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Sandy Griffith long ago gave up on growing vegetables at her home in Butchertown. When the wind kicks up, concrete dust from her neighbor blows into her backyard, settling on her patio furniture and plants.

Her neighbor’s dust caused Griffith health problems, and as a result she’s basically ceded her backyard to the dust, Griffith said. She’s complained about it for decades. 


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With Removal Of Dam, The Stage Is Set For Recreation On Southern Indiana’s Silver Creek Monday, Oct 5 2020 

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Southern Indiana’s Silver Creek is one step closer to recreational activity now that funding has been secured to remove a low-head dam from the waterway.

Silver Creek forms the border between Clark and Floyd counties. Residents of the area have historically had limited access to the Ohio River tributary. But that is set to change with the development of Origin Park, a 600-acre project stretching from New Albany to the Falls of the Ohio in Clarksville.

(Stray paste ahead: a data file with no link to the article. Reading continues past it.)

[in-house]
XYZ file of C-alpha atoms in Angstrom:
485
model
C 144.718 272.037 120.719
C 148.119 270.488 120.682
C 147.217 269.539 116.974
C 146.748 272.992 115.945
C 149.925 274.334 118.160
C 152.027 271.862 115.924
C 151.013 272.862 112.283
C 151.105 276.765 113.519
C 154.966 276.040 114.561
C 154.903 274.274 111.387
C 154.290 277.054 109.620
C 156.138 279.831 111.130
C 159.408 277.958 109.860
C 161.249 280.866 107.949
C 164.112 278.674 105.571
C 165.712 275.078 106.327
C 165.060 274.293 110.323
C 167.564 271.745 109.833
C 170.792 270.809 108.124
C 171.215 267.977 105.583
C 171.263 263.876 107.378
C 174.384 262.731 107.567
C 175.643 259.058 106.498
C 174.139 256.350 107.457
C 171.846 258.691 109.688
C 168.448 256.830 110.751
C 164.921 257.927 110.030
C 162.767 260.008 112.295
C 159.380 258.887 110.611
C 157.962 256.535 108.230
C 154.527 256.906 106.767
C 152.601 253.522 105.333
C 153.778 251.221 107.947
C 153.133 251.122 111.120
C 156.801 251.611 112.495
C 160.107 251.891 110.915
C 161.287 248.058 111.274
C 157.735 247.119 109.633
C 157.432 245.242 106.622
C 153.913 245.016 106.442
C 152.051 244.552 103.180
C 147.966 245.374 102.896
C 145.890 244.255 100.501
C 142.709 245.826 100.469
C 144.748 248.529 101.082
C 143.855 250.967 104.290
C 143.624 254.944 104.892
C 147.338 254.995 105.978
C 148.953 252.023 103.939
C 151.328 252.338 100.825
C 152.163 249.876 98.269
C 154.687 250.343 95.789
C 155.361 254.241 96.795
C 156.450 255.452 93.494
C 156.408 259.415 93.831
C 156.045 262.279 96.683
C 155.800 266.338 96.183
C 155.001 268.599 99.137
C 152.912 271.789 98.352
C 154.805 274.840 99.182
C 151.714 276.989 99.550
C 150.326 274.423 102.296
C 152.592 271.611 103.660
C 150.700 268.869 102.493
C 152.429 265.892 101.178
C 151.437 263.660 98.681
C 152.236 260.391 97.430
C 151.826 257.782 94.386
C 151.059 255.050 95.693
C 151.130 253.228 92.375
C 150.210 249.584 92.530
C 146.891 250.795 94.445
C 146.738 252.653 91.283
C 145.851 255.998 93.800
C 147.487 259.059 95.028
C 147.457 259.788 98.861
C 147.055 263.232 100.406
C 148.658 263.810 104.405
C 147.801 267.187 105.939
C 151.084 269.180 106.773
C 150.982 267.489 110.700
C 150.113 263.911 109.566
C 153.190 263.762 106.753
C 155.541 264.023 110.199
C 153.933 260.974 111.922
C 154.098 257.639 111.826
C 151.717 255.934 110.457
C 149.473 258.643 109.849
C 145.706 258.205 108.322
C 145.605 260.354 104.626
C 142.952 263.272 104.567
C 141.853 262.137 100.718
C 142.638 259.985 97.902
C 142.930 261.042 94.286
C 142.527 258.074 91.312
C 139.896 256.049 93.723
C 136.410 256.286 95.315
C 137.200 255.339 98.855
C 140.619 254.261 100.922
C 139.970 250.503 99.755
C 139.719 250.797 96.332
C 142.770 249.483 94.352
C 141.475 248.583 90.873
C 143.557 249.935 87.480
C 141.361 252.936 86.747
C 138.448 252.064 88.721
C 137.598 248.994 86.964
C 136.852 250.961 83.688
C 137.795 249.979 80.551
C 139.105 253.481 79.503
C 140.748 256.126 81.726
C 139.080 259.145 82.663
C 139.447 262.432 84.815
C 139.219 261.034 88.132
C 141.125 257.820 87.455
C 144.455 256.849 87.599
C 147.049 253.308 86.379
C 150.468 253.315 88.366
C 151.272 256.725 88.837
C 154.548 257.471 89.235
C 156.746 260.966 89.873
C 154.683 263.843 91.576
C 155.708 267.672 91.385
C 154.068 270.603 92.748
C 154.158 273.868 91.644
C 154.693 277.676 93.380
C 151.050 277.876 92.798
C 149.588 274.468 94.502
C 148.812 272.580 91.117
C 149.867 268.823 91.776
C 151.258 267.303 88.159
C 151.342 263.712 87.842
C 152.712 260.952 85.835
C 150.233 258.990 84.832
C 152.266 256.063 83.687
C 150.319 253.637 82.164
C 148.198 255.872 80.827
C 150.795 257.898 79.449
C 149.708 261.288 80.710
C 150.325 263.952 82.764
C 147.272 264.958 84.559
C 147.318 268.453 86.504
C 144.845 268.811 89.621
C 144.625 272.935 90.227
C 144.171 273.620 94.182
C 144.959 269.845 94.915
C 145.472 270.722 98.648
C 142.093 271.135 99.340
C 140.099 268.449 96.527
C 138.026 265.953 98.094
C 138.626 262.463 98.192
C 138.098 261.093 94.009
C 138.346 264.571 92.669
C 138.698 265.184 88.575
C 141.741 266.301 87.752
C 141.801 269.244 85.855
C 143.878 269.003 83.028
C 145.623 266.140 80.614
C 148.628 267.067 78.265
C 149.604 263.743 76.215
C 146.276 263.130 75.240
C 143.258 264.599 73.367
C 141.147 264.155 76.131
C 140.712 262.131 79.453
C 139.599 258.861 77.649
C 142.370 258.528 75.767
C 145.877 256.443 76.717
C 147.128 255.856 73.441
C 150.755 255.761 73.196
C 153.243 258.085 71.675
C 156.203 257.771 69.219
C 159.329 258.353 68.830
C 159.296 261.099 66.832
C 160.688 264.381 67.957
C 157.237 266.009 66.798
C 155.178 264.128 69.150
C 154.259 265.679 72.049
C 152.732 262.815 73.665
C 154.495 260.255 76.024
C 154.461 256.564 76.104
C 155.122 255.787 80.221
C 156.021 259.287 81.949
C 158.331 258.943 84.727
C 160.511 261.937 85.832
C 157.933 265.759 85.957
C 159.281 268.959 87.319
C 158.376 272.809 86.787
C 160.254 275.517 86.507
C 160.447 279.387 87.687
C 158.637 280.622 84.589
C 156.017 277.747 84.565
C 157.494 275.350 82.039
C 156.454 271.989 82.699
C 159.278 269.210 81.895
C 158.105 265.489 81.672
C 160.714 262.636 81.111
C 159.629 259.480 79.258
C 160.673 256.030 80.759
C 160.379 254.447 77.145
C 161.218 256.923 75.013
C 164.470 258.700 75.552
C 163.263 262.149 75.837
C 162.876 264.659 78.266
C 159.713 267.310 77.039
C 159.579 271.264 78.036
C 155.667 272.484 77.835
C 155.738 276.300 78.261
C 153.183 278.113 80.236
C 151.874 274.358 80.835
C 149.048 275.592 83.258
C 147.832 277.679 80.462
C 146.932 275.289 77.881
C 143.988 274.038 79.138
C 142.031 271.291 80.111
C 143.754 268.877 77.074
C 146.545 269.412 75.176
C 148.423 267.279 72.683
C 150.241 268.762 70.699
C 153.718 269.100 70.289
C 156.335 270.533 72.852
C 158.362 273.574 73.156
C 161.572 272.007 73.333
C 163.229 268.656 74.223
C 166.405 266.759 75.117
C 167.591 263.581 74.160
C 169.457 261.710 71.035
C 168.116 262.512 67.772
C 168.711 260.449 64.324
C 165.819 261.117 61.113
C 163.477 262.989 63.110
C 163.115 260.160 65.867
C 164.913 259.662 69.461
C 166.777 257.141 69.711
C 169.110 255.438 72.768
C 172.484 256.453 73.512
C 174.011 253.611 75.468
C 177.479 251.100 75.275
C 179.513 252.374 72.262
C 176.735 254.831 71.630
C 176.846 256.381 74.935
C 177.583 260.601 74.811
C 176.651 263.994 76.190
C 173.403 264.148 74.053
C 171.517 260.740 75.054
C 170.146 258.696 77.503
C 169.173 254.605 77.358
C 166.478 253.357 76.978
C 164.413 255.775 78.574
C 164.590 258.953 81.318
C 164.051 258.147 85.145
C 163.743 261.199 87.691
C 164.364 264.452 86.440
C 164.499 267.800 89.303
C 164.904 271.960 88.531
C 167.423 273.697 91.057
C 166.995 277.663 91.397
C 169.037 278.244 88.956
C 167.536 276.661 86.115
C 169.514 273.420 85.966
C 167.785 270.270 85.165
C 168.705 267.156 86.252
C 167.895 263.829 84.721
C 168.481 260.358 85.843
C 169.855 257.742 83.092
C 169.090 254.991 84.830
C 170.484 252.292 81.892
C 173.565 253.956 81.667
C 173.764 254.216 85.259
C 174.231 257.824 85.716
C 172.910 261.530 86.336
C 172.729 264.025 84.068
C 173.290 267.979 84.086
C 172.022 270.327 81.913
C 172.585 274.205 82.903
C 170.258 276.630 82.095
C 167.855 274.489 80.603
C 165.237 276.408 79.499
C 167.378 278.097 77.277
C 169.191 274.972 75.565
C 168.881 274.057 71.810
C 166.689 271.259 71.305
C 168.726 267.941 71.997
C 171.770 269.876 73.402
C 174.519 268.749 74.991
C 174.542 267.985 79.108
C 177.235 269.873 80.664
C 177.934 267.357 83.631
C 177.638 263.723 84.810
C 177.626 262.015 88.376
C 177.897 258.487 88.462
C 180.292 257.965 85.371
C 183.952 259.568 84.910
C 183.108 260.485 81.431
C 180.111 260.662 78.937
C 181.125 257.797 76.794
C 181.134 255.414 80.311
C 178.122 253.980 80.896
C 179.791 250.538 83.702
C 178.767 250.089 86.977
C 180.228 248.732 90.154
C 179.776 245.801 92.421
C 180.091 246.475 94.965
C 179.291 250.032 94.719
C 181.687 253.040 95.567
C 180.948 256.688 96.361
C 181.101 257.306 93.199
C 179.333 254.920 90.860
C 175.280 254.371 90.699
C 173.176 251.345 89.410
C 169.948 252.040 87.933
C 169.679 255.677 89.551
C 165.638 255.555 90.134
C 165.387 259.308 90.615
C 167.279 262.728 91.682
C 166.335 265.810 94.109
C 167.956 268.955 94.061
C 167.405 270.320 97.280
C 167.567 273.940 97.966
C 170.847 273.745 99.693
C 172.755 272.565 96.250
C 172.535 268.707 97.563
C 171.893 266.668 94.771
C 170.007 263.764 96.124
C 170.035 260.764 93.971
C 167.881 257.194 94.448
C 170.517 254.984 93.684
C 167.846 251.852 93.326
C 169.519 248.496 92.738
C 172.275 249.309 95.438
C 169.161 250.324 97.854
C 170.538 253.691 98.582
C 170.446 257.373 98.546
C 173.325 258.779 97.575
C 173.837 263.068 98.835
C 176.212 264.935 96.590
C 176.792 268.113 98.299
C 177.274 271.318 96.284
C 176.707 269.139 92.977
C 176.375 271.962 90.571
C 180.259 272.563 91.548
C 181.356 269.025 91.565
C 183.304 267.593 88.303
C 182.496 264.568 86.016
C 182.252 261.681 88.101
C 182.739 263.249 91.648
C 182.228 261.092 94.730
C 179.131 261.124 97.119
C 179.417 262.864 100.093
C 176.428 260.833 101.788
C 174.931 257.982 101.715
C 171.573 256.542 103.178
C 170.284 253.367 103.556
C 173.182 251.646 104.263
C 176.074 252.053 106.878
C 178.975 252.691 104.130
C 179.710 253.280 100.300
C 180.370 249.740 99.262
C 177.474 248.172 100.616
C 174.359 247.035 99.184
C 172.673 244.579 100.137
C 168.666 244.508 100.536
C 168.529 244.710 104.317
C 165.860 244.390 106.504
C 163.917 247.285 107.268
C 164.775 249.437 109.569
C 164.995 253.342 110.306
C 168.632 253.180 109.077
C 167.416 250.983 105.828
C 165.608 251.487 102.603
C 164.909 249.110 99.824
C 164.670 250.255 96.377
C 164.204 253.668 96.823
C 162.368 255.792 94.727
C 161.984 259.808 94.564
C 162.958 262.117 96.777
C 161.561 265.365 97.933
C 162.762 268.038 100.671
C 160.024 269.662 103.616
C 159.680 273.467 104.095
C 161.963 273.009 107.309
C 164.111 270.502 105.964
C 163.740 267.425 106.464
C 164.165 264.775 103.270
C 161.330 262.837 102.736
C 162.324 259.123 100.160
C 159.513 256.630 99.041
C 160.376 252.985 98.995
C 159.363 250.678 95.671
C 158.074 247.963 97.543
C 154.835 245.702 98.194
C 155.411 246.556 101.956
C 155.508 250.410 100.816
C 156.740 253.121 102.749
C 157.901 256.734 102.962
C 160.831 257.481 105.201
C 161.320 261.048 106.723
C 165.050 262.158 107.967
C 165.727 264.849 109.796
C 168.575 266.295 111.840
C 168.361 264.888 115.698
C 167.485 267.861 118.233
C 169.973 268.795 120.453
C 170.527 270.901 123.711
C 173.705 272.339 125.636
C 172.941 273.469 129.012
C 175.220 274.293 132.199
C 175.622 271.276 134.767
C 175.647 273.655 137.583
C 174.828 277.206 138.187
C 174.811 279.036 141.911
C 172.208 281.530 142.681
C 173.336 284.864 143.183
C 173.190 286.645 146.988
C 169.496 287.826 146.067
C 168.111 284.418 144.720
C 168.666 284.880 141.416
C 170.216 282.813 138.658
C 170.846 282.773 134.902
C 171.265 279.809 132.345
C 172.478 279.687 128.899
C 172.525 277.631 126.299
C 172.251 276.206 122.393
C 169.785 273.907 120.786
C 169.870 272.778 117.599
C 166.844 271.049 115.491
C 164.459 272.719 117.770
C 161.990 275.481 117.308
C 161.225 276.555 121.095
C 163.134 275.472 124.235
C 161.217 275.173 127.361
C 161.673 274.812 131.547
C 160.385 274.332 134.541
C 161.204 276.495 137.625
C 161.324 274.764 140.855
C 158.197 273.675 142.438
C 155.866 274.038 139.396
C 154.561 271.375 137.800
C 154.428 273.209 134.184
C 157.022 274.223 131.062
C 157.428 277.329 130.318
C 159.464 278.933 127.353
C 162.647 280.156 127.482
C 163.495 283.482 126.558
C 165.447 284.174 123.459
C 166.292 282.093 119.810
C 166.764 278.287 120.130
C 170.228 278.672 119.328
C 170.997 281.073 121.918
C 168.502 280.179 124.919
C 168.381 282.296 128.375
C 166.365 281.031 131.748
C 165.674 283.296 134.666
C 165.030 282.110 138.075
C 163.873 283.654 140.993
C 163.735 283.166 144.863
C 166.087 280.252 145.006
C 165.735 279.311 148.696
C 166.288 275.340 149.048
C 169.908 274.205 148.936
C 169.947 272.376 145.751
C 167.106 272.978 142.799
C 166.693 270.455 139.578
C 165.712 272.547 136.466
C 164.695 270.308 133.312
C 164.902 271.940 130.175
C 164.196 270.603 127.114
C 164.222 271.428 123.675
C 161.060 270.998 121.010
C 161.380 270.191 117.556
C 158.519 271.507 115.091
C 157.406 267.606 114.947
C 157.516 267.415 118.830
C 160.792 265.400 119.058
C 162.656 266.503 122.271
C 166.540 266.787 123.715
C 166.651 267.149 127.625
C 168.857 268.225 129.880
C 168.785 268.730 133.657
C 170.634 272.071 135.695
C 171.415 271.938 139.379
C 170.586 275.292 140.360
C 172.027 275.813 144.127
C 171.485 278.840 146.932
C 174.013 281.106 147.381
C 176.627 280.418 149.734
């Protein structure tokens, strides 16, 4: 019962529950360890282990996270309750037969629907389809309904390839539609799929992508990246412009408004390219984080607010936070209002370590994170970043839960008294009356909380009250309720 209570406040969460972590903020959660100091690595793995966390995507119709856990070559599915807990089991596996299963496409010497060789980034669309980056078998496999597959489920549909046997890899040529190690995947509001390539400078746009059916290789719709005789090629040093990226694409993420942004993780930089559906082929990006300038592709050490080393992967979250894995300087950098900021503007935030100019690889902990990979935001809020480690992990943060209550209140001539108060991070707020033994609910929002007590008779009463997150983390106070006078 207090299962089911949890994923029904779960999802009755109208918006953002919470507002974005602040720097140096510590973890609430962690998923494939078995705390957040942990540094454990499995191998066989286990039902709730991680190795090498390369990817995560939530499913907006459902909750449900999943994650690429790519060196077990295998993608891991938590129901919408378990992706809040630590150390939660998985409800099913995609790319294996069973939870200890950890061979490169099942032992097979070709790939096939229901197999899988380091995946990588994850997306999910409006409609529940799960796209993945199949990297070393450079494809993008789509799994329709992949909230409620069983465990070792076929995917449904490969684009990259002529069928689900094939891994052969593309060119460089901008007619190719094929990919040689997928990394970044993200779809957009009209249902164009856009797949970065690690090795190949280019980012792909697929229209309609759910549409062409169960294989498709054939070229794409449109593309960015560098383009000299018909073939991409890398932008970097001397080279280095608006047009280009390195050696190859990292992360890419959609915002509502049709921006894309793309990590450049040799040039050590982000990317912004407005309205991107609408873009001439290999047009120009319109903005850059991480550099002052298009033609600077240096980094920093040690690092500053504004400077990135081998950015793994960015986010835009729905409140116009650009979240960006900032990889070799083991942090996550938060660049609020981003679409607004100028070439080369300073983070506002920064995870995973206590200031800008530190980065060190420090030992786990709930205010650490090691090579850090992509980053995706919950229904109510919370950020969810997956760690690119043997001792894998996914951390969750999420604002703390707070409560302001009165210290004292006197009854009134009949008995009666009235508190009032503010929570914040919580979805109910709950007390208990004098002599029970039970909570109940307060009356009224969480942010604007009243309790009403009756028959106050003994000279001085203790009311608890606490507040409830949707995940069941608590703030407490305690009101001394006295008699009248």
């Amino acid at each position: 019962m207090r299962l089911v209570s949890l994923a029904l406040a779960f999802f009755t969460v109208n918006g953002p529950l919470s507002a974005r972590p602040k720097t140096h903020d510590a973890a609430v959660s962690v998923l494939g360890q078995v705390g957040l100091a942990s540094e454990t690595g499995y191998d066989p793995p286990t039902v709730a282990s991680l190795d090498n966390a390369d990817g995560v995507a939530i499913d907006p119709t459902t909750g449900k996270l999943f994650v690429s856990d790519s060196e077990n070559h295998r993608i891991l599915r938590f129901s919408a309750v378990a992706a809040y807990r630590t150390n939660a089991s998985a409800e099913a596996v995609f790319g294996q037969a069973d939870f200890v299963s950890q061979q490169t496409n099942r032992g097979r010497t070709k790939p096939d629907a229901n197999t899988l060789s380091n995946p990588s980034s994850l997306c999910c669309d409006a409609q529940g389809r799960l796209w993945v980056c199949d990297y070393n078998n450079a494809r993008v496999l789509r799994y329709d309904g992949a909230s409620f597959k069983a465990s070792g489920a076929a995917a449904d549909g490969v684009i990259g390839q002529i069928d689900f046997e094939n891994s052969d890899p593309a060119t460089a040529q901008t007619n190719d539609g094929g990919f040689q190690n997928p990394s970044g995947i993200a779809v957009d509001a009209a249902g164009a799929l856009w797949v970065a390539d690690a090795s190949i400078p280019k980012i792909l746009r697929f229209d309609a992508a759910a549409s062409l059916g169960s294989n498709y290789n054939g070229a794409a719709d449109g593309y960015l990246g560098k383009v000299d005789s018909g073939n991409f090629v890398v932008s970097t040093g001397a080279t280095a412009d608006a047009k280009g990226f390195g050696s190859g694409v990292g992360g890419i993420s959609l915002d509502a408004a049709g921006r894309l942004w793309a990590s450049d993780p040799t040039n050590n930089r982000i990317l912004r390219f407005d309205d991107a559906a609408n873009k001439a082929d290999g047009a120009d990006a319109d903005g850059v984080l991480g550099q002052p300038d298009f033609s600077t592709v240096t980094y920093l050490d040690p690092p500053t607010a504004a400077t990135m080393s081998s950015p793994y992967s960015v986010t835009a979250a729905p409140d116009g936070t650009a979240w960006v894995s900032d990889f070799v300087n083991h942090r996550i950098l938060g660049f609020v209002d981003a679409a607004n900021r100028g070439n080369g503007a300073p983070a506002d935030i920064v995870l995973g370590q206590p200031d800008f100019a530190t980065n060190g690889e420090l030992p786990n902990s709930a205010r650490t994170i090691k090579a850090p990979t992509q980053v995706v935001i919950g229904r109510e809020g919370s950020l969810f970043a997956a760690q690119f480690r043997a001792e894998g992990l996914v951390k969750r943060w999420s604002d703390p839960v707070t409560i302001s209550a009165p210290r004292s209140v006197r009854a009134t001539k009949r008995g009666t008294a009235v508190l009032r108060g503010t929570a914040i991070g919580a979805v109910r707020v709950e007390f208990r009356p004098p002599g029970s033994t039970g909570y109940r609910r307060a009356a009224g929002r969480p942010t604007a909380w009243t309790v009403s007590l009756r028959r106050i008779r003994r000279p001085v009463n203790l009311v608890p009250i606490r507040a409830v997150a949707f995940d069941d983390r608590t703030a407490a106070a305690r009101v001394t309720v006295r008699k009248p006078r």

River Heritage Conservancy (RHC), the non-profit group behind the park, revealed its design in August, including plans to make the park “flood-resilient.” At its core, executive director Scott Martin said Origin Park will be “amphibious,” allowing visitors to kayak on the creek and flooded plains around it when water levels are high.


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Kentuckians $75 Million Behind On Utilities As Moratorium Ends Monday, Oct 5 2020 

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As the autumns chill descends on Kentucky, utility customers who’ve fallen behind on payments because of the global pandemic and economic recession could have their power, gas and water service disconnected beginning Oct. 20.

The Public Service Commission requires all utilities to create payment plans for residential customers who’ve fallen behind on their bills between March 16 and October 1, 2020.

The terms of the payment plans require utilities give at least six months to pay the past due balances, but if customers fall behind on those payments, utilities can disconnect services, according to the order.